So if you change the stacking order here, you're going to see that the effect is different because the way these masks work is they affect things that are above them in the stack.

change stacking orderchange stacking orderchange stacking order

And for more information on this, Adobe has a great Help Page for After Effects where you could checkout some more detailed examples of how all of these Mask modes interact with each other.

How to Create a Vignette Using Masks

Now let's jump over to this drone footage comp and show you a few more examples of how you might use masks in actual projects. If you don't have a drone clip of your own, download one from Envato Elements.

So let's say, for example, you wanted to enhance this composition with a little bit of color and a vignette. We can do this using masks.

drone shotdrone shotdrone shot

Create black solid by going to Layer > New > Solid (Control - Y).

new solidnew solidnew solid

Use the Rectangle Tool to draw a rough rectangle shape within your composition.

draw a rectangledraw a rectangledraw a rectangle

Then select Subtract to create a rough vignette.

subtract masksubtract masksubtract mask

Press F on the keyboard. This will bring up the Mask Feather options. Then I can feather this out.


I can also change the transfer mode or the blending mode to something like Classic Color Burn.

color burncolor burncolor burn

If you don't seethe transfer control pane, you can hit this Toggle Switches/Mode button located near the bottom or use F4 on the keyboard.

toggle switchestoggle switchestoggle switches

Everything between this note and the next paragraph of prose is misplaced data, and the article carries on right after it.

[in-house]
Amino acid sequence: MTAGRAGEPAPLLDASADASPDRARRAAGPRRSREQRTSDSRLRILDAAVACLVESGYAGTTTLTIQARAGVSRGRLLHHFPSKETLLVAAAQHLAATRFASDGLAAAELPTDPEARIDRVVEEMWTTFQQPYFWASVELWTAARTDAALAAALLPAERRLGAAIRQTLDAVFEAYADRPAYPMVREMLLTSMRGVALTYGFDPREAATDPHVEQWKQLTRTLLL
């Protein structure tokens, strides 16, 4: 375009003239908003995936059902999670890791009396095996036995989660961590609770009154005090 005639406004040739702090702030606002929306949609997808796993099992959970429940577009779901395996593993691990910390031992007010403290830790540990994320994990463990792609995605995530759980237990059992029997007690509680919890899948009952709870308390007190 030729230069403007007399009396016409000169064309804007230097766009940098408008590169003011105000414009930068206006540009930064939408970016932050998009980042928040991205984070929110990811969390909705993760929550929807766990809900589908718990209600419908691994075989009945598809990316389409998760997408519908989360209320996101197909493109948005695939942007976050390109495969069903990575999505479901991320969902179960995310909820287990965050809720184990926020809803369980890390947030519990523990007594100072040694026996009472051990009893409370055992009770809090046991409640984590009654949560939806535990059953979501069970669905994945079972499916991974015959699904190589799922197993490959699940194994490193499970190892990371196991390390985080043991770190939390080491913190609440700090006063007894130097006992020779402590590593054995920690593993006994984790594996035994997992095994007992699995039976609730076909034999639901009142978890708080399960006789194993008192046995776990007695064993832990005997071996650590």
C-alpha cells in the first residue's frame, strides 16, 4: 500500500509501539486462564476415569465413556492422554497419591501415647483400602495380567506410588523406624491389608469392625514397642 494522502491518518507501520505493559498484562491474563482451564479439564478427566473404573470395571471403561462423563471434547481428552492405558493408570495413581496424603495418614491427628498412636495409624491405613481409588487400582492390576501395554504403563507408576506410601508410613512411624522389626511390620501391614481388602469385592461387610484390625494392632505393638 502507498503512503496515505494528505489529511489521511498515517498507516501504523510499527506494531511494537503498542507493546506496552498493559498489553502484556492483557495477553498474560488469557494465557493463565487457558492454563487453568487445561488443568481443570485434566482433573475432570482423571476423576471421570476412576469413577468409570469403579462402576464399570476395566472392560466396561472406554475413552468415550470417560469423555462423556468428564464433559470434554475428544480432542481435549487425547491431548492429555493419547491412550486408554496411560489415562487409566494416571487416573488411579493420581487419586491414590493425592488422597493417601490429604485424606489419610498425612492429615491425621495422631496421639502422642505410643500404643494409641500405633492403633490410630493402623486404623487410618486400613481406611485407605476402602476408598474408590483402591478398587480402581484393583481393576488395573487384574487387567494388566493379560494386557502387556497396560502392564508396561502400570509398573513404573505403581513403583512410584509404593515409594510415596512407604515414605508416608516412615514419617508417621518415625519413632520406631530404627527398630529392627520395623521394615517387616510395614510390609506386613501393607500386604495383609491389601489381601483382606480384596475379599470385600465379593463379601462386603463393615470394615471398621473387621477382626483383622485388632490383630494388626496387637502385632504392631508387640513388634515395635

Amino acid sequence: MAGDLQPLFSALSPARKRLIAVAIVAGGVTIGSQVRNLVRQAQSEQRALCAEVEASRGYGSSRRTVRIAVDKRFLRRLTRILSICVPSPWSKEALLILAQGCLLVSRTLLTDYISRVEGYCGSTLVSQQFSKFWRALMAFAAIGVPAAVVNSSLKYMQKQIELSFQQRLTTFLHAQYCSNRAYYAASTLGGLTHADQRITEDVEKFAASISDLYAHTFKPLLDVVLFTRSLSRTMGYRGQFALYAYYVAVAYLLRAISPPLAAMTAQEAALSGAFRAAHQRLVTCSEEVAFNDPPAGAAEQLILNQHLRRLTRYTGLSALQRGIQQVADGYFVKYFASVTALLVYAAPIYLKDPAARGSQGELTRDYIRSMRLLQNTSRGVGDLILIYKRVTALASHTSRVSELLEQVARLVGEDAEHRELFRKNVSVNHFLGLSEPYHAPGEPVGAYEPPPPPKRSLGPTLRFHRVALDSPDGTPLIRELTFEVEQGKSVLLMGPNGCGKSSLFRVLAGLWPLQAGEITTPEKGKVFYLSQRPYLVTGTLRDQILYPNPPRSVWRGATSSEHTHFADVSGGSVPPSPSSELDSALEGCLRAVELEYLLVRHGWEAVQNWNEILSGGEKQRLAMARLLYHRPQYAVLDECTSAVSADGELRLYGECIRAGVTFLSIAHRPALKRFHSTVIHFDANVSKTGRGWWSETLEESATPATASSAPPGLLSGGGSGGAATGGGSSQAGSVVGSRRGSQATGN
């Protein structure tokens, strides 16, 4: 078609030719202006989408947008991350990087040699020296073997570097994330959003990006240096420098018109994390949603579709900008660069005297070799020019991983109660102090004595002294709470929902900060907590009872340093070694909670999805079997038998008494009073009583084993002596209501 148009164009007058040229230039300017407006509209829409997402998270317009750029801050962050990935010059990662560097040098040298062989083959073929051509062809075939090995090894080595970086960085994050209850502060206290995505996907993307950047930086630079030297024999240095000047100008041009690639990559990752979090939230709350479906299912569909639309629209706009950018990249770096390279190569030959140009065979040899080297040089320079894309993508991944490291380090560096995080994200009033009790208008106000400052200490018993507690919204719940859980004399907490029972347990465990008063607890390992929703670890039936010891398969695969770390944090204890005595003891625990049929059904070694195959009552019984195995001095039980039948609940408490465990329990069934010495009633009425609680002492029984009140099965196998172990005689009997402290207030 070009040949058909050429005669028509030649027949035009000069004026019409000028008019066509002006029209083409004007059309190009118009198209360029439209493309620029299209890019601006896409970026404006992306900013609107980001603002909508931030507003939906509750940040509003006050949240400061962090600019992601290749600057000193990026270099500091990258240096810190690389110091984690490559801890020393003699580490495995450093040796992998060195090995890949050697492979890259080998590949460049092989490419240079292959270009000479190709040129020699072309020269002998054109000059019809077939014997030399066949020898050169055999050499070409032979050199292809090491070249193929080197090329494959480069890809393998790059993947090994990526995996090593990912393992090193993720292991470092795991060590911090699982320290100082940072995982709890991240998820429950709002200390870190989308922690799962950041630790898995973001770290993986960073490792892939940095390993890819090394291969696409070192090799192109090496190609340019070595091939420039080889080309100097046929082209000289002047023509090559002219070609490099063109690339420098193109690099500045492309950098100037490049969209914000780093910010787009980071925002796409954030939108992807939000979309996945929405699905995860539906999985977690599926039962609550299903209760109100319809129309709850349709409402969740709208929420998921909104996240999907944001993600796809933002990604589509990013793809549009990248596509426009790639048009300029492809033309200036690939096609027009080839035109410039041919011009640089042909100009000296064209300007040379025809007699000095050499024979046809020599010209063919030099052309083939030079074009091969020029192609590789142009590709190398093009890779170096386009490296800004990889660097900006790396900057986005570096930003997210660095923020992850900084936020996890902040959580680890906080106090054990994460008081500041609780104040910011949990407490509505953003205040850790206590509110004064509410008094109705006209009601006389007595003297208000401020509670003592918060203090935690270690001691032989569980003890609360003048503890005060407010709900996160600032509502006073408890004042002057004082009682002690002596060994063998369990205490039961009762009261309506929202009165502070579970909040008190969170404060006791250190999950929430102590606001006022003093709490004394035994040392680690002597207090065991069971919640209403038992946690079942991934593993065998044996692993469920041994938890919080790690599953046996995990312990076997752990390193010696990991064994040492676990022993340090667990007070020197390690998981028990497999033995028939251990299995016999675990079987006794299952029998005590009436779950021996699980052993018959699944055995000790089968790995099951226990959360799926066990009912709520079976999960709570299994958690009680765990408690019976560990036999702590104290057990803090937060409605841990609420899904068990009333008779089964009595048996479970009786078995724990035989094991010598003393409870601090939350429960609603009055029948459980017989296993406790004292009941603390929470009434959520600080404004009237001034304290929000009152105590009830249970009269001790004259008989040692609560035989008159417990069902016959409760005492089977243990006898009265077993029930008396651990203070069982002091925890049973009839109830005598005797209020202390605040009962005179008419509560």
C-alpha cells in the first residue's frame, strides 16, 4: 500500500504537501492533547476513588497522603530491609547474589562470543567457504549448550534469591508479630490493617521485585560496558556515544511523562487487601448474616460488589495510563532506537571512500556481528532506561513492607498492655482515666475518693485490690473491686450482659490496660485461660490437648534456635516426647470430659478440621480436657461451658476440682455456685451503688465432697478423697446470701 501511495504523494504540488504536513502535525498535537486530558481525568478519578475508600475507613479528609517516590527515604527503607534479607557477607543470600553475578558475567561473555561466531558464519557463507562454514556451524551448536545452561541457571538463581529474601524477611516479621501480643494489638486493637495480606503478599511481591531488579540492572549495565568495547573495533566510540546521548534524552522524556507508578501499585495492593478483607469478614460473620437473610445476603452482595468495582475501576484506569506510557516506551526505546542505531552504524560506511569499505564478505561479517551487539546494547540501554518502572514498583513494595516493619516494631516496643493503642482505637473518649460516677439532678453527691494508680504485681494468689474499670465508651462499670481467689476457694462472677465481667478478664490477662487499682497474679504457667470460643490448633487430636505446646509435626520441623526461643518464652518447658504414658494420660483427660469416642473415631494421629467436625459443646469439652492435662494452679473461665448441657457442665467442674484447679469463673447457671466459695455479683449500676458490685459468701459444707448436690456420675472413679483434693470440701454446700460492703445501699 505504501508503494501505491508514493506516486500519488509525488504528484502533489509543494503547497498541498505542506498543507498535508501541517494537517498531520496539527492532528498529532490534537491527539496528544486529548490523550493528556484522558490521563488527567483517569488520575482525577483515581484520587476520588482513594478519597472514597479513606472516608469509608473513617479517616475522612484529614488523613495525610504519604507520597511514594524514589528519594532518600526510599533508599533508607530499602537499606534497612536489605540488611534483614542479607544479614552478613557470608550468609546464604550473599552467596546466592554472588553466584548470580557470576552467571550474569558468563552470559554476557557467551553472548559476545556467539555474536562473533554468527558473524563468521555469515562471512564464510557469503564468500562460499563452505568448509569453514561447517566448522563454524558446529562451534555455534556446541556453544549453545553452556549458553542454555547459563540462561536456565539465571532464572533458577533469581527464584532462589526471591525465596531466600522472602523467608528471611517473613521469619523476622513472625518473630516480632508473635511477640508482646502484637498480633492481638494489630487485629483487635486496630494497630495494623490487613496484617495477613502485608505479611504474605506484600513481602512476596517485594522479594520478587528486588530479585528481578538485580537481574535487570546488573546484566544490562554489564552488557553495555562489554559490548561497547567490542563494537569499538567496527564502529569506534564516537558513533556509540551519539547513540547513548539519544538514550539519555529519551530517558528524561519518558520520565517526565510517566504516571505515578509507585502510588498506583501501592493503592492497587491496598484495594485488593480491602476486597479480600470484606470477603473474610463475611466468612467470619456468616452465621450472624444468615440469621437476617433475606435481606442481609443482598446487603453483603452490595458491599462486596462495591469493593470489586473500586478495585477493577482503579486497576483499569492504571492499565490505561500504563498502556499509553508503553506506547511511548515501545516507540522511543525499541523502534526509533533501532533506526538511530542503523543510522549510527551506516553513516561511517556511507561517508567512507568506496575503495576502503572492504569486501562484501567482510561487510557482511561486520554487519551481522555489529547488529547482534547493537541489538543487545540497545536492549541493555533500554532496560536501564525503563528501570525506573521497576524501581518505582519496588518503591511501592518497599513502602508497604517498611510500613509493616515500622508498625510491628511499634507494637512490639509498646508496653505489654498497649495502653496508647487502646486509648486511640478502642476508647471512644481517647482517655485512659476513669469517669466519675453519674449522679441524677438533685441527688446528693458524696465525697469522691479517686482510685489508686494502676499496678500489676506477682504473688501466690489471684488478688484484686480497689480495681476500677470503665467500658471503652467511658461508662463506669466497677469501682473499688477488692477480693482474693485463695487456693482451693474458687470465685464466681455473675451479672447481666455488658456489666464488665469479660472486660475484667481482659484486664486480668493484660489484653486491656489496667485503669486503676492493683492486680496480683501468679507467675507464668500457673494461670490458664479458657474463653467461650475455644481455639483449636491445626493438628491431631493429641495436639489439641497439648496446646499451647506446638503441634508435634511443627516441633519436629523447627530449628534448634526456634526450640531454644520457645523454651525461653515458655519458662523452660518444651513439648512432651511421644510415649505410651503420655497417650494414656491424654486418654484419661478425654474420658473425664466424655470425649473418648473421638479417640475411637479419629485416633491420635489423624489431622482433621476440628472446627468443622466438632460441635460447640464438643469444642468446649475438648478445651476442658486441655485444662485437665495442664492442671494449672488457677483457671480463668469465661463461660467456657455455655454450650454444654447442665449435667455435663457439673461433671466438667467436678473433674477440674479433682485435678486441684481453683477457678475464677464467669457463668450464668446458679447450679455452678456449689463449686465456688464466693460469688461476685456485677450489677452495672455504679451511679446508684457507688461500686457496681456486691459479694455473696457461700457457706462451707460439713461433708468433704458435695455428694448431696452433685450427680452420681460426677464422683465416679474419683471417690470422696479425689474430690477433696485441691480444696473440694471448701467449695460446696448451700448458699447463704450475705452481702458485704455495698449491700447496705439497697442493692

Hit T on the keyboard to adjust the opacity and just wind that down a little bit, because it's just a little heavy handed.


How to Add More Color to Your Project Using Masks

Now I can also give this a nice color punch here by creating an orange solid and placing below the black solid.

orange solidorange solidorange solid

Grab the Pen Tool, and make a giant triangle.

giant trianglegiant trianglegiant triangle

Hit F again on the keyboard to bring up the Feather Options and just feather it out.

feather the trianglefeather the trianglefeather the triangle

Change the blending mode to something like, Soft Light or Vivid Light.

vivid lightvivid lightvivid light

Hit T on the keyboard to bring up the Opacity Options and maybe dial that effect back just a hair.


Now let's create a new purple solid and place below the black solid. Grab the Pen Tool, and make a giant triangle again, this time on the opposite corner.

purple trianglepurple trianglepurple triangle

Hit F again on the keyboard to bring up the Feather Options and just feather it out.


Change the blending mode to Add.


Hit T on the keyboard to bring up the Opacity Options and maybe dial that effect back a little bit like before. You can then adjust the size of your masks to increase or decrease the area.



Congratulations! And that's how you can use Masks Adobe After Effects for animation and to improve the look of your projects. Now that you've learned the basics, check out some of the other tutorials we have on Adobe After Effects below.

I hope you've found this tutorial useful and I'll see you next time on Envato Tuts+!

More Adobe After Effects Tutorials